What is the meaning of “goodwill” in the context of a contractual limitation of liability clause?
The key takeaway “Goodwill” in contracts for the sale of a business should be given its ordinary legal meaning of “a type of proprietary right representing the reputation, good name and connection of a business”. The ordinary legal meaning of “goodwill” is not the same as the accounting definition (which considers “goodwill” in the context of share value). If a party intends to attribute an unusual or technical meaning to a particular term which differs from its ordinary legal meaning, that should be clearly spelt out in the terms of the agreement.
In 2013, Primus and Triumph entered into a Share Purchase Agreement (SPA) for the sale to Triumph of two aerospace manufacturing companies owned by Primus for USD$76 million. At the time of sale, both companies were loss-making but financial forecasts provided to Triumph by Primus (and warranted in the SPA as being “honestly and carefully prepared”) projected future profitability. However, following completion, Triumph discovered significant operational and business issues within the companies. They failed to achieve the earnings forecasted and Triumph had to invest USD$85 million to keep them afloat.
In August 2015 Triumph brought a damages claim against Primus alleging that the financial forecasts warranty had been breached. Primus sought to rely on an exclusion in the SPA that excluded liability “to the extent that […] the matter to which the claim relates […] is in respect of lost goodwill”.
At first instance, the Court concluded that Primus was in breach of the warranty. There was no appeal of that decision. Triumph was awarded damages to reflect the USD$15 million difference between what Triumph actually paid for the companies and the lower purchase price they would have paid had the forecasts been properly prepared.
The Court also held that the loss arising from the breach was not “lost goodwill”. The correct construction of “goodwill” was the ordinary legal meaning, not the accounting definition that Primus sought to rely on. The loss arising from the breach was for lost revenues and increased costs. Primus appealed that point.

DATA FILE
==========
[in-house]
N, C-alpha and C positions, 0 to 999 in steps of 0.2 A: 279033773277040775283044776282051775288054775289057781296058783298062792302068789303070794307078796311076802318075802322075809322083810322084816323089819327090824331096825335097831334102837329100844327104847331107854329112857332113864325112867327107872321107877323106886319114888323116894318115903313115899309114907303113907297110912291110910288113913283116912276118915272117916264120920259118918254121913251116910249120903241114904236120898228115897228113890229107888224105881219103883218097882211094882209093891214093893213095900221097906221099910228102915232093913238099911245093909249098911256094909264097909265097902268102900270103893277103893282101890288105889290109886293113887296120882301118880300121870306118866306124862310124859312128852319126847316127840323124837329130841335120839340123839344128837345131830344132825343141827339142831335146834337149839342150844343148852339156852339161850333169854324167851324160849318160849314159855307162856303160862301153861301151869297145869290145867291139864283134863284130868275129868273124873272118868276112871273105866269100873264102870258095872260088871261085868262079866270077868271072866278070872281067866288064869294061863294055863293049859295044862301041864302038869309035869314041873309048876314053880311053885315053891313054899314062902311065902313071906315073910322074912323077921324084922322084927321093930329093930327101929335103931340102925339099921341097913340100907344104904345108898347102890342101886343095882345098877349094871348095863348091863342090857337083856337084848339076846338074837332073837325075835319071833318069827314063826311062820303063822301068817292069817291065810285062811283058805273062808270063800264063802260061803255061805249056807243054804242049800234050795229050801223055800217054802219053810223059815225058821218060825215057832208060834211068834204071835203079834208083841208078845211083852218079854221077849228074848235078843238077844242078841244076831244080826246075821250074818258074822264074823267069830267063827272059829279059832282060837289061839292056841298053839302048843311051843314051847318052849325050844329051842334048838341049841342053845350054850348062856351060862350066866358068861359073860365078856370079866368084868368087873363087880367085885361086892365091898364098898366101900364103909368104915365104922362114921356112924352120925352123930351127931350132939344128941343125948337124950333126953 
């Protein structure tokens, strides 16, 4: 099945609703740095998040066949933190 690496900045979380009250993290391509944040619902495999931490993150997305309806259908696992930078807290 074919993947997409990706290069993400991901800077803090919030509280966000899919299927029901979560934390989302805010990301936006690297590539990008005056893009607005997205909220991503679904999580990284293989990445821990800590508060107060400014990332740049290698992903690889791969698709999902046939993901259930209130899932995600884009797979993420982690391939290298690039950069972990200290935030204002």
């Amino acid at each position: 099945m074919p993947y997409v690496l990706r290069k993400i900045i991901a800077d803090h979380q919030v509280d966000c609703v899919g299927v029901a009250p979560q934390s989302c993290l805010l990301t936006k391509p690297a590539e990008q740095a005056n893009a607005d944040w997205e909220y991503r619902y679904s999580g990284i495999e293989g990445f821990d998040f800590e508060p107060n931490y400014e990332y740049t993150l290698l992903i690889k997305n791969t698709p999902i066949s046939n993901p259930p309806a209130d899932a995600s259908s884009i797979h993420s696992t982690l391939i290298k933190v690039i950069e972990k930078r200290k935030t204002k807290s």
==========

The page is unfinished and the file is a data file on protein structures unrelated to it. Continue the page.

The Court of Appeal unanimously dismissed Primus’ appeal, agreeing that the correct construction of “loss of goodwill” in the exclusion clause related to loss of business reputation. The claim was not excluded as it was not “a claim for loss of share value: it was a claim for overpayment as a result of the careless [financial forecasts]. The loss was the difference between the price actually paid, and the lower price which Triumph would have paid if they had known the true position”. The Court of Appeal also set out several useful observations:
- The ordinary legal meaning of “goodwill” is not the same as the accounting definition – the ordinary legal meaning is not synonymous with “value”.
- The use of “goodwill” in other parts of the SPA was consistent with its ordinary legal meaning (for example, the non-compete covenants which were intended to protect reputation).
- Previous case law “overwhelmingly” supported the conclusion that “goodwill” in contracts for the sale of a business refers to “a type of proprietary right representing the reputation, good name and connections of a business” rather than any other technical meaning.
Why is this important?
The English courts are generally reluctant to depart from the ordinary meaning of words used in contracts and will not ascribe an alternative definition (in this case, a technical accounting definition of “goodwill”) unless there is good reason to do so.
Any practical tips?
This case reiterates the need for specific and clear language in contracts, particularly when attempting to limit or exclude liability. If parties wish to assign a meaning to a term which differs from its ordinary (legal) meaning, this must be spelt that out in the contract as clearly as possible (and used consistently within the contract).